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Tuesday, March 22, 2011

Council Takes Baby Step Toward Family Housing

New Day In Emeryville?
Is The City Council Ready To Deliver Family Housing?

News Analysis
At first the Housing Committee was a solid block; unsupportive of family housing, but now there's a little crack in that block.  A single outspoken promoter of family friendly housing was appointed Tuesday to the key city body responsible for housing policy. The outlier joins a dozen other members on Emeryville's Housing Committee.  The council's surprising and unanimous appointment of Emeryville resident Sarah Harper to the committee may indicate the start of a far reaching shift in Emeryville's housing policy.

What exactly is 'family friendly housing' in an urban context?   The Berkeley city planning firm MIG and Associates, hired by Emeryville to advise the decision makers, tells us among other things it's homes, apartments and condos with real bedrooms for privacy, not wall-free open floor plans. It's affordable housing with two and three-bedrooms, rather than a single bedroom. It's housing with access to a small safe outdoor play area for unsupervised play so parents can take care of domestic chores.  It's housing on quiet pedestrian activated streets without car dominance.
Why is it important? Besides the virtues of a diversified populace, it's because city officials recently convinced voters to spend nearly half a billion dollars in principal and interest on new facilities for all 765 students enrolled in district schools. Factor out the 306 Oakland and Richmond children who attend school in Emeryville, and the $400 million school campus works out to $871,460 per Emeryville pupil. If the council, school board and residents want this massive investment to make sense, they must raise enrollment. Despite an explosion of new housing construction in Emeryville over the past 15 years, the number of local children attending our schools has been declining. Why? Because despite building several thousand new units, barely a handful are suitable for families.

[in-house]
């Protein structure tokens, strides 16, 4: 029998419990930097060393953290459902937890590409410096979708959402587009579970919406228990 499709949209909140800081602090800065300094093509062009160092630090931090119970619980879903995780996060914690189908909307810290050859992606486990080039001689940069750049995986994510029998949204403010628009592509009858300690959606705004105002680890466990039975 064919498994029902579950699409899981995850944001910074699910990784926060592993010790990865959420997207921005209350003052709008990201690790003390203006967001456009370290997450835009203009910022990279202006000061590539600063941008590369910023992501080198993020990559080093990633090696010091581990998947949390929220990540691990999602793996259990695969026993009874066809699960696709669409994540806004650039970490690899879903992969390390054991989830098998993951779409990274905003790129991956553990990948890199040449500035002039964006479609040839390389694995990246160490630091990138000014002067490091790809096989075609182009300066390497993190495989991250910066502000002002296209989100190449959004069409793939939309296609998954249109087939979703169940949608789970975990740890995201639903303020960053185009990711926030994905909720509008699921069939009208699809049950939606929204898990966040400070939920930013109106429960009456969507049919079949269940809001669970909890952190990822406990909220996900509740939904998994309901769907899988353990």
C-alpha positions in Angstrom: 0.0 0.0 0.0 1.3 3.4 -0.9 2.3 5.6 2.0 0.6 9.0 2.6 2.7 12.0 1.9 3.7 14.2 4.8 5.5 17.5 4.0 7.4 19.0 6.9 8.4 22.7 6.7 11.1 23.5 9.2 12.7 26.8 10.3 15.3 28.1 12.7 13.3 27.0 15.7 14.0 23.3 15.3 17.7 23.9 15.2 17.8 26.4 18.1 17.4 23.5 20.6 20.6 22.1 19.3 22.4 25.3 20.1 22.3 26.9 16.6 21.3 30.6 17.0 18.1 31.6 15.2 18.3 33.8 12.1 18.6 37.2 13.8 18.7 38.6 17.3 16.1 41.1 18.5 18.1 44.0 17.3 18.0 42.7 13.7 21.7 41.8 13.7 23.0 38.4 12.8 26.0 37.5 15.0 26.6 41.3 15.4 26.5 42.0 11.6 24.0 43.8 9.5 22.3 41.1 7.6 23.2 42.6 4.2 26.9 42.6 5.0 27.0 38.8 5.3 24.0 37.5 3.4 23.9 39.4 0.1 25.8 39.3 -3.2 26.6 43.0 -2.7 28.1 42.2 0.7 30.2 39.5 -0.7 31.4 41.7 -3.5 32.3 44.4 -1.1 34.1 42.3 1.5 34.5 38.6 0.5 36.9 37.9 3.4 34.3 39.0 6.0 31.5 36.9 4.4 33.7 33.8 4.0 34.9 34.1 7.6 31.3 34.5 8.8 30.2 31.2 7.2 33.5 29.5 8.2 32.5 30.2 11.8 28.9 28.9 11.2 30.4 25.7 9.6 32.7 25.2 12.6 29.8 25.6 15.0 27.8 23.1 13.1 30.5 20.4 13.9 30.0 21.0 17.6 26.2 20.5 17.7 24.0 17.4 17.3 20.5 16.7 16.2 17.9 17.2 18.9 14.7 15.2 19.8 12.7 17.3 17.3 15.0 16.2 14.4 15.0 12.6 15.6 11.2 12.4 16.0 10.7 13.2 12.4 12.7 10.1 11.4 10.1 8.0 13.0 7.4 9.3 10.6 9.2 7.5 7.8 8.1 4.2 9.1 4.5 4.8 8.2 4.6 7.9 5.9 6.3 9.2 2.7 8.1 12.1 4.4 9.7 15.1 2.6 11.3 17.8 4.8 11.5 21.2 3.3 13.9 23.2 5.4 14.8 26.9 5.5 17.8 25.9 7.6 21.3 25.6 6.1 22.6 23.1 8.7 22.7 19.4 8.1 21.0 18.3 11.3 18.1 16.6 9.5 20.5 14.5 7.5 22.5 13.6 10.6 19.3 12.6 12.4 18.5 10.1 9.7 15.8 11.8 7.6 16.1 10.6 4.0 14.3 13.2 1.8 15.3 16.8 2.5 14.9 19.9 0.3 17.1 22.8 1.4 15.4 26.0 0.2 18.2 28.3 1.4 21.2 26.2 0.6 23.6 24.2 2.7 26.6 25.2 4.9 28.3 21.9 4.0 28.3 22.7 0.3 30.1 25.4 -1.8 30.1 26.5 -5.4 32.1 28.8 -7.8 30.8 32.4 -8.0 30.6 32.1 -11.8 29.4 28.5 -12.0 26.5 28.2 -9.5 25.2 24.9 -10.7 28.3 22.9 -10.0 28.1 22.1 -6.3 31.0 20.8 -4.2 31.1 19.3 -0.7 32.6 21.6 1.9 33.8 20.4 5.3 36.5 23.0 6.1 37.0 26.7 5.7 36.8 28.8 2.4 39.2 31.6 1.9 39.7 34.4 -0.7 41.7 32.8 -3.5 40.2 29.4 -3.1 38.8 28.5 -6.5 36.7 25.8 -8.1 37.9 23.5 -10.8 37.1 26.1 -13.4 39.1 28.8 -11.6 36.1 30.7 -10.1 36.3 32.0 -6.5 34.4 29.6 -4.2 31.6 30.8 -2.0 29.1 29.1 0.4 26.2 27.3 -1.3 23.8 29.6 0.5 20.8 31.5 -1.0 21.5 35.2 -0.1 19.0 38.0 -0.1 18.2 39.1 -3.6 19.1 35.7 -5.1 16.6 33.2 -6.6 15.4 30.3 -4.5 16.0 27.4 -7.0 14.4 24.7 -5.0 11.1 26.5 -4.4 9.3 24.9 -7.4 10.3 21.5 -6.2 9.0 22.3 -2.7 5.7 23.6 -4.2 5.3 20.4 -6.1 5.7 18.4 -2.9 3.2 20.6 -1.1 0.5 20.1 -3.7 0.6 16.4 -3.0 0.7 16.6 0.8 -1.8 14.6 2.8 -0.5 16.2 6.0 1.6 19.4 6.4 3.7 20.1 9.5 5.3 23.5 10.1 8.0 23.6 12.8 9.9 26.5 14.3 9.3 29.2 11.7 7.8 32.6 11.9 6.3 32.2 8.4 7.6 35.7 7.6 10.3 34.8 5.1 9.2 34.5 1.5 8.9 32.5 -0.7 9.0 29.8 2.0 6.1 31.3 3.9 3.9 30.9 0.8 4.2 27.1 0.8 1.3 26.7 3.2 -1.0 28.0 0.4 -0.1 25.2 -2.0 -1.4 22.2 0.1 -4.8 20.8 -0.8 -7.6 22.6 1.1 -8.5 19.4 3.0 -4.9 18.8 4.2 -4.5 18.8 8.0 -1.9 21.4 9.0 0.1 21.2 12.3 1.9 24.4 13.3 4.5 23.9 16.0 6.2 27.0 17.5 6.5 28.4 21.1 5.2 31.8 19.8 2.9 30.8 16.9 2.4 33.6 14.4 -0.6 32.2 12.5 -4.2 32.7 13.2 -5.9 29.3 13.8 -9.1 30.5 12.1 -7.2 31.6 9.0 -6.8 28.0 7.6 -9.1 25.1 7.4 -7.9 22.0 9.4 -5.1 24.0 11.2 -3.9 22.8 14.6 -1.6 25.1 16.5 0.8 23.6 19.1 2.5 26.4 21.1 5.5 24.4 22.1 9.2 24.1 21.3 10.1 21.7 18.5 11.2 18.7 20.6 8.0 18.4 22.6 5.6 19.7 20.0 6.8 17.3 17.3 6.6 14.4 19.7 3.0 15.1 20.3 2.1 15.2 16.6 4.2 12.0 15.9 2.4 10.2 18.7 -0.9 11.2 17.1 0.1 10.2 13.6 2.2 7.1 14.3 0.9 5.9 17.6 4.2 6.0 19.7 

Suburban model of middle class
family friendly housing.

Of the 13 committee members, only Ms Harper (nominated by Councilwoman Jennifer West) mentioned family housing as a worthwhile goal on their applications for joining the committee.

This newly added singular voice on the Housing Committee might represent the first inklings of a new culture at City Hall. On some future day, a loft developer might be told, "Thanks but no thanks, we're trying to build housing for families in order to support our schools".

Up until now, the Housing Committee has been a poor champion of family housing.  In June 2010, the committee finished an exhaustive 172 page update to the general plan entitled 'Emeryville Housing Element 2009-2014.' Providing family housing didn't even make the list of seven housing goals.  

Urban model of middle class
family friendly housing.
The city council is mainly responsible for the committee's general disinterest. Until now, the problem hasn't been antipathy to family housing on the council, but a philosophy that government shouldn't interfere with developers driven by the free market.  The problem is that it's simply more profitable to build lofts. Or for that matter to build five, one-bedroom condos instead of two three bedroom ones in the same space.  This 'hands-off-developers' council approach has created our current situation; awash in a certain childless younger demographic while actually losing families.  

The council's abdication of governance in deference to the profit motive of private developers has resulted in a critical lack of family housing that has created an urgent problem for the new school.  If the problem is to be fixed before the school's completion, a massive program of home building must begin immediately.  Whether it's too late or not, it seems this new appointment to the Housing Committee might indicate the beginning of a shift in governing philosophy by the city council. It could show that the Emeryville city council is ready to put the public back into public policy and begin governing.

1 comment:

  1. I can't tell if this story is sarcasm or not. The pro-family housing appointment to the housing committee is just politics, obviously. This council will never tell any developer "thanks but no thanks" for any reason, especially no for family housing. Only by getting rid of Nora Davis, Ken Bukowski, Ruth Atkin and Kurt Brinkman can the town truly change.